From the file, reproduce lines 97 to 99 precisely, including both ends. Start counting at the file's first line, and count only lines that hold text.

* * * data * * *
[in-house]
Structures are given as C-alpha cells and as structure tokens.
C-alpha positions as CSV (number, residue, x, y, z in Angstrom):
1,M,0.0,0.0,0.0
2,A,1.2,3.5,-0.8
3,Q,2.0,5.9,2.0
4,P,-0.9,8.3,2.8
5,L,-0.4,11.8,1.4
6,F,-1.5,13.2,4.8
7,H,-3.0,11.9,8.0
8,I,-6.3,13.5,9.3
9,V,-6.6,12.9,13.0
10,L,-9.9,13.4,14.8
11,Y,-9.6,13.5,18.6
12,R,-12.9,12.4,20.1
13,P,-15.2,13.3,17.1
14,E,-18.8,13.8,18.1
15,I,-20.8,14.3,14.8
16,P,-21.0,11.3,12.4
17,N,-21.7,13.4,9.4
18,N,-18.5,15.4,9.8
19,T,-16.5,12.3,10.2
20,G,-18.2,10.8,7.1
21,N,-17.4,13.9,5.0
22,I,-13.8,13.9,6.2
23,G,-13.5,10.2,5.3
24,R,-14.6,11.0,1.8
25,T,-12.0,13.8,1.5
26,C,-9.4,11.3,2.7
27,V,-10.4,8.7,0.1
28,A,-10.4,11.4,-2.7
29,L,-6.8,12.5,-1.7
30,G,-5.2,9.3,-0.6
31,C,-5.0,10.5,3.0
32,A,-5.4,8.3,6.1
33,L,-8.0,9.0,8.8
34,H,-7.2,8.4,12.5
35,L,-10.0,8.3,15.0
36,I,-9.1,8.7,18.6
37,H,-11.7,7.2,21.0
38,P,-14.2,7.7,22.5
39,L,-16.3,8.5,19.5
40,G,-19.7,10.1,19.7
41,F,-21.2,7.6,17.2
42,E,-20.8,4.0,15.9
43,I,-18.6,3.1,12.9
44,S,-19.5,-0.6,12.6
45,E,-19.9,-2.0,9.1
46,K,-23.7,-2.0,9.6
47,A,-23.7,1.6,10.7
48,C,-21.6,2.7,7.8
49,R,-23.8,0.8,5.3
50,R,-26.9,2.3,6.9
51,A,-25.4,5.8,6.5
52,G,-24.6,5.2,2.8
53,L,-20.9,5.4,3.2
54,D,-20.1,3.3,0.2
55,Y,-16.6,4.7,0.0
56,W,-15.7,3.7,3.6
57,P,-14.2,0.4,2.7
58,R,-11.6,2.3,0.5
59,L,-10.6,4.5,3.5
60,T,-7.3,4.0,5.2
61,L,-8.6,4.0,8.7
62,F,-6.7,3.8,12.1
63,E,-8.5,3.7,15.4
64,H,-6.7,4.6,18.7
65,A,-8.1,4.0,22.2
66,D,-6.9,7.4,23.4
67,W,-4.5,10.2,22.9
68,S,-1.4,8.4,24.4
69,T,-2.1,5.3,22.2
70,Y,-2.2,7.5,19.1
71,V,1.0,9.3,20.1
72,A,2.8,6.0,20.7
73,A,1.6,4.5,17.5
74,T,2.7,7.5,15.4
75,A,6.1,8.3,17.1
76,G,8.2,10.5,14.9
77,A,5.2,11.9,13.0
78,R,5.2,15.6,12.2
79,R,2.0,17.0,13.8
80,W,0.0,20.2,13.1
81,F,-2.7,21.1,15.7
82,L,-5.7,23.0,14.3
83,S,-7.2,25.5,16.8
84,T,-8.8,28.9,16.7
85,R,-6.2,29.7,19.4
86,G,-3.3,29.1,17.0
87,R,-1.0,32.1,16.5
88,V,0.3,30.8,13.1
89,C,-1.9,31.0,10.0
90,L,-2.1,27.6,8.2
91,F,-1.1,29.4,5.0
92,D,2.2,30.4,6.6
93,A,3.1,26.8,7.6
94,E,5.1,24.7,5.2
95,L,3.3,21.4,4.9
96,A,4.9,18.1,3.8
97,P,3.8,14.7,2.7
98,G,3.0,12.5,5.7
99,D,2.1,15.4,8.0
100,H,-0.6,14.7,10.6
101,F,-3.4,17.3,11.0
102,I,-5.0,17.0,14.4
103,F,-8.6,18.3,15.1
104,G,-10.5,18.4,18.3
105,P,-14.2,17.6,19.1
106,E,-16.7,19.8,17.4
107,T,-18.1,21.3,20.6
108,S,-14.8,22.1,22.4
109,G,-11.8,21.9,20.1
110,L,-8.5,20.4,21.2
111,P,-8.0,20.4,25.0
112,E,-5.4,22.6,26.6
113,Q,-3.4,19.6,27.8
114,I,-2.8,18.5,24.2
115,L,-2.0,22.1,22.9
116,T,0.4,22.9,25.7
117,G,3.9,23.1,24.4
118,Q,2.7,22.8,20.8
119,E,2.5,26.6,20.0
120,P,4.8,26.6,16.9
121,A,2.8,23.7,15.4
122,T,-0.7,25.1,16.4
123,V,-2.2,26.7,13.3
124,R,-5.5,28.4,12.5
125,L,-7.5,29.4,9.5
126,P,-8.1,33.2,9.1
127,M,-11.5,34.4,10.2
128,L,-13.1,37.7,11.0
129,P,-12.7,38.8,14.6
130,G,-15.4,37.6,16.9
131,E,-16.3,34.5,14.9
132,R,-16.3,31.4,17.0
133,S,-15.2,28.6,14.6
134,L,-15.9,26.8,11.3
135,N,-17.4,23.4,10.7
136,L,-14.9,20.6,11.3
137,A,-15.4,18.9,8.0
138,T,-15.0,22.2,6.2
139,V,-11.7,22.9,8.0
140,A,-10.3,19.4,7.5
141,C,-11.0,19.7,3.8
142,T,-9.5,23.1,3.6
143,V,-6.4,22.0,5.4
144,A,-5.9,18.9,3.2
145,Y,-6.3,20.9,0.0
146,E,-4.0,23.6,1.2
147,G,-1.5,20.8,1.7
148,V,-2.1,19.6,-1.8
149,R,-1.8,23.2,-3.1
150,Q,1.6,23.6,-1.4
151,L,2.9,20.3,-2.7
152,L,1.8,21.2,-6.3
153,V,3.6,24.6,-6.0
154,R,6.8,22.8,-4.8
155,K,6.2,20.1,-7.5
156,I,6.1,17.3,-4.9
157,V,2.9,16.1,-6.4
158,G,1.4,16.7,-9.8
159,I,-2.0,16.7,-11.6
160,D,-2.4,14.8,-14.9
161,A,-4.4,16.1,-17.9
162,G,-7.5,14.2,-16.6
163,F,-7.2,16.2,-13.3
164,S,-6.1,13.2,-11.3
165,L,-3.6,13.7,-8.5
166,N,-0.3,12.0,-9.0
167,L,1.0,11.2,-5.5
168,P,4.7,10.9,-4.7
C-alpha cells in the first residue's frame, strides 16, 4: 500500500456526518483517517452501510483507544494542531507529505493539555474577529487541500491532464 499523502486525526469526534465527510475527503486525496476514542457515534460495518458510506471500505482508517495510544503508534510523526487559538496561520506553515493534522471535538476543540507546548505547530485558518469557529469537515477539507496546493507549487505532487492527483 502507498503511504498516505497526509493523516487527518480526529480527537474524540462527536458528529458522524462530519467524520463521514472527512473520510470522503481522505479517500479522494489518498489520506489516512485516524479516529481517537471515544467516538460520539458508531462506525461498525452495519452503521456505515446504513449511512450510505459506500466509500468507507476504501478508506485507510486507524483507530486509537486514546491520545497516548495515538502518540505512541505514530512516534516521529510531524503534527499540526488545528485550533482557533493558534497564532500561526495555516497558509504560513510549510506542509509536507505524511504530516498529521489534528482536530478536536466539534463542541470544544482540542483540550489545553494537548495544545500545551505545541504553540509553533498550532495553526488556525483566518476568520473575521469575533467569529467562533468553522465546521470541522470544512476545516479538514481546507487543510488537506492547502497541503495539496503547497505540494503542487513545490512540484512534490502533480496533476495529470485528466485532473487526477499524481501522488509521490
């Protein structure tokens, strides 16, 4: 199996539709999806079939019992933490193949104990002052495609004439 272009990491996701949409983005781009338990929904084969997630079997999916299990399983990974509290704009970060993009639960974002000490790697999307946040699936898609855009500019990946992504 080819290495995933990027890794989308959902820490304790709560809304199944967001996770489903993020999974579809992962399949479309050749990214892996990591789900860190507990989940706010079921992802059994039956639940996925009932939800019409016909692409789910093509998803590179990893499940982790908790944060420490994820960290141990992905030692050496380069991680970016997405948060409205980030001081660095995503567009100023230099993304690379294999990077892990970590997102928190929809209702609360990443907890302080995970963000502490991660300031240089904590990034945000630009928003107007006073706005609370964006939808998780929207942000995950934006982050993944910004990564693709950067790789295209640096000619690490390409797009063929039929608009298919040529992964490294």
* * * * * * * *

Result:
94,E,5.1,24.7,5.2
95,L,3.3,21.4,4.9
96,A,4.9,18.1,3.8